Hackers within the Anonymous collective are intensifying their campaign against the Assad regime, leaking information stolen from servers used by gov.sy web domains and targeting further government systems for attack.
Anons behind the ongoing OpSyria recently gained access to servers used by the Syrian Patent Office, hosted at spo.gov.sy, and leaked internal documents. The documents, provided to GlobalPost, included information on patent office operations and product and promotional images stored in the file index used by spo.gov.sy.
With a number of Anonymous factions working under the banner of OpSyria, a clear message of intent is often hard to determine. Those involved in the operation have not sided with any Syrian opposition groups, nor have they declared any alliance with the Free Syrian Army or other anti-Assad militias.
But hackers involved in the operation say they consider all Syrian government systems targets. And they hope to find documents through their hacks that incriminate the Syrian regime for its involvement in a civil conflict that has cost well over 100,000 lives since 2011.
“Finding documents regarding the use of chemical weapons is a top priority but the hacks are a great way for us to show the Syrian Regime, ‘Hey. We're still watching you — and we're going to keep doing this until your people realize that they are our ally,’” said an Anon involved in OpSyria.
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“If we could find vulnerabilities to actually attack the military security of Syria, we would be pretty happy with that. But leaks are useful for embarrassing the regime [and] at the same time for increasing coverage for OpSyria,” they added.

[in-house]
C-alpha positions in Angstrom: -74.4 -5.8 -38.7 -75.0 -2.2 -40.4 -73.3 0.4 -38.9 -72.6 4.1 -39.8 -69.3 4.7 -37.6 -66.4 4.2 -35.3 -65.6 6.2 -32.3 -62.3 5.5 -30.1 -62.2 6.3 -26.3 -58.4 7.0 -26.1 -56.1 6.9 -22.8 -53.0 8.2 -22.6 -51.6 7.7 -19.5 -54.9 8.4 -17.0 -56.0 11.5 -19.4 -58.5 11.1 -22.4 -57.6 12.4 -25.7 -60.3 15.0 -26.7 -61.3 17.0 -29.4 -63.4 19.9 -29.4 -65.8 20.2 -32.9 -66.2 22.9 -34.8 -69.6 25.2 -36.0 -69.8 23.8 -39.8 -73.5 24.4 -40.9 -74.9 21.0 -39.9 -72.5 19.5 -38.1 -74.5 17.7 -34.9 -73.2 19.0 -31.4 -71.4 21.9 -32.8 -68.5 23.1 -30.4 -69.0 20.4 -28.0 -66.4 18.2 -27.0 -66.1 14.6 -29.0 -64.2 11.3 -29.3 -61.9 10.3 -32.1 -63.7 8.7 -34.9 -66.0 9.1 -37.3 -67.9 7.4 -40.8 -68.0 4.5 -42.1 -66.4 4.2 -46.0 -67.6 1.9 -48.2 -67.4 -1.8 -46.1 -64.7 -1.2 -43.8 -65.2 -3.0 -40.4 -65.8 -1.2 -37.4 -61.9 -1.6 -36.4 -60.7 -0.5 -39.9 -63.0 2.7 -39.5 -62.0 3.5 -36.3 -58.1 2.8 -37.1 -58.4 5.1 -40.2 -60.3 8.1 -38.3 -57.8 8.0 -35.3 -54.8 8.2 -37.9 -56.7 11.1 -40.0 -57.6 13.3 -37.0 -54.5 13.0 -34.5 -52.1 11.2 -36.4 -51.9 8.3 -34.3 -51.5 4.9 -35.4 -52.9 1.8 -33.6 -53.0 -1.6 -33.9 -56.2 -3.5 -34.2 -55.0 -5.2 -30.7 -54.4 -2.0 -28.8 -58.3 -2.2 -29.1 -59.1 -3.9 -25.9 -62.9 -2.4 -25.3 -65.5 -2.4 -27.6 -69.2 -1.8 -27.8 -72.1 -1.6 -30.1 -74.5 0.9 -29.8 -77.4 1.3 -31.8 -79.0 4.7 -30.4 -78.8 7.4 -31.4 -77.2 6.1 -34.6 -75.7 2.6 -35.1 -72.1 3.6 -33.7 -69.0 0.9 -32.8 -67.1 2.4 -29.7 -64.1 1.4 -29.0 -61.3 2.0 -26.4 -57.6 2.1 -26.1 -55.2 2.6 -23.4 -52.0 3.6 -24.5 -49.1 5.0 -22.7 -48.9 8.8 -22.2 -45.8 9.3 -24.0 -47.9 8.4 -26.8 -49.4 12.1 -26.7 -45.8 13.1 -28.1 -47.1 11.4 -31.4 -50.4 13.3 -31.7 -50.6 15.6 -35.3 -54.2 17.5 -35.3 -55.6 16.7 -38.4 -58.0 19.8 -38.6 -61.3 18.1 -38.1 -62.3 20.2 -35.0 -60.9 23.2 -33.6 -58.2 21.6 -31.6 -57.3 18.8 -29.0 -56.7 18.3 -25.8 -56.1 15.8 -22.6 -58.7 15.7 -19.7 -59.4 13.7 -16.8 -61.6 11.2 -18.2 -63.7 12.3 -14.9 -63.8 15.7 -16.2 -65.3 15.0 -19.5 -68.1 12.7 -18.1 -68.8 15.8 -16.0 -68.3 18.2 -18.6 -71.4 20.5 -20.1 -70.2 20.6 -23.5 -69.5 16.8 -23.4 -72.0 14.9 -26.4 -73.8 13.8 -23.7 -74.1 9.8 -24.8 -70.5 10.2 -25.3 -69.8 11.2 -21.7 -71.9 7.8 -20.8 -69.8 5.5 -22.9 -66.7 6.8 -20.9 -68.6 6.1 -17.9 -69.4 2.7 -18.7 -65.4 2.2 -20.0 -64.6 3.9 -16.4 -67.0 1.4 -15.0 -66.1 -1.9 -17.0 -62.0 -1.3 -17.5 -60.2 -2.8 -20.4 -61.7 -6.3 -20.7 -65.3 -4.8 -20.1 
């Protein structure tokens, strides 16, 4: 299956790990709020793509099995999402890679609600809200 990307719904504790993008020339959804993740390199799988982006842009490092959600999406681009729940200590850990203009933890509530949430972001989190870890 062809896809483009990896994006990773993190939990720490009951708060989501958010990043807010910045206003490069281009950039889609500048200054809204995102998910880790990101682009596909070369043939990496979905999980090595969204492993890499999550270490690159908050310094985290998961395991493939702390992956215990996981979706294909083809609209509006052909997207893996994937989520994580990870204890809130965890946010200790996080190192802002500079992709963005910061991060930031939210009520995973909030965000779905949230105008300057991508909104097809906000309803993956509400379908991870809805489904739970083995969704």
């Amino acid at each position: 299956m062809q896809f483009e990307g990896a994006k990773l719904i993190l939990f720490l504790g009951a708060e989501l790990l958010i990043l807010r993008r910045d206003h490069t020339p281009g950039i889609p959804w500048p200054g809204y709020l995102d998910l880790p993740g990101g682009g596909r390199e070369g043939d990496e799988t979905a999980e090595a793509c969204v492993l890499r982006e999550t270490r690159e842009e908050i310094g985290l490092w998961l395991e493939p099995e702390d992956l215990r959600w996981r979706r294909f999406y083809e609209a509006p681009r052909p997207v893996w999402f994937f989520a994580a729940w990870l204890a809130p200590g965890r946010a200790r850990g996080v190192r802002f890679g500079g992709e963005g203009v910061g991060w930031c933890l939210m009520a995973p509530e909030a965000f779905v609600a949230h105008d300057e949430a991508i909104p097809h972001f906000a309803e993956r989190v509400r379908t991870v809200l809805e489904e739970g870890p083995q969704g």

Last year, Syrian rebels enjoyed massive support from international hacker collectives like Anonymous, which launched several attacks on the Assad government. Early in 2012, Anonymous said it accessed several regime email accounts, including an account belonging to the Syrian president. Anonymous renewed their pledge to support Syrian hackers last November as the Assad regime threatened to shut down internet access across the country.
But after several arrests and convictions, an earlier incarnation of Anonymous’ OpSyria ground to a near-halt in March, while the pro-Assad Syrian Electronic Army (SEA) gained strength in the cyberwar.
Because of the group's fluid membership, today's OpSyria is distinct from the group of the past. Anons involved have recently gained new access to several systems used by the Syrian government. Should one of them find a vulnerability that allows them inside, they will save the database, and discuss internally if the information warrants release, the OpSyria hacker told GlobalPost.
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The Syrian government, which has periodically cut internet access during the course of the civil war, has been quiet on the issue of hacking. However, a 2011 report by the Committee to Protect Journalists credited Assad with having acknowledged and endorsed SEA activities in a rare statement.
Anonymous said they have several people working nearly full time looking for vulnerabilities in Syrian government websites. "We'll continue to get access to information when we get the opportunity. The message for the Syrian Regime is this: 'We are already inside your databases,'” the Anon involved with OpSyria said.
OpSyria Anons say they are also concerned with ensuring that their actions do not endanger innocent lives or lead to any sort of military action that could potentially harm civilians.
“Rather than linking up with other groups, each Anonymous activist works under the Anonymous banner to help the people in Syria. What we'd love most would be for the UN to bring humanitarian aid to the citizens,” the Anon said.
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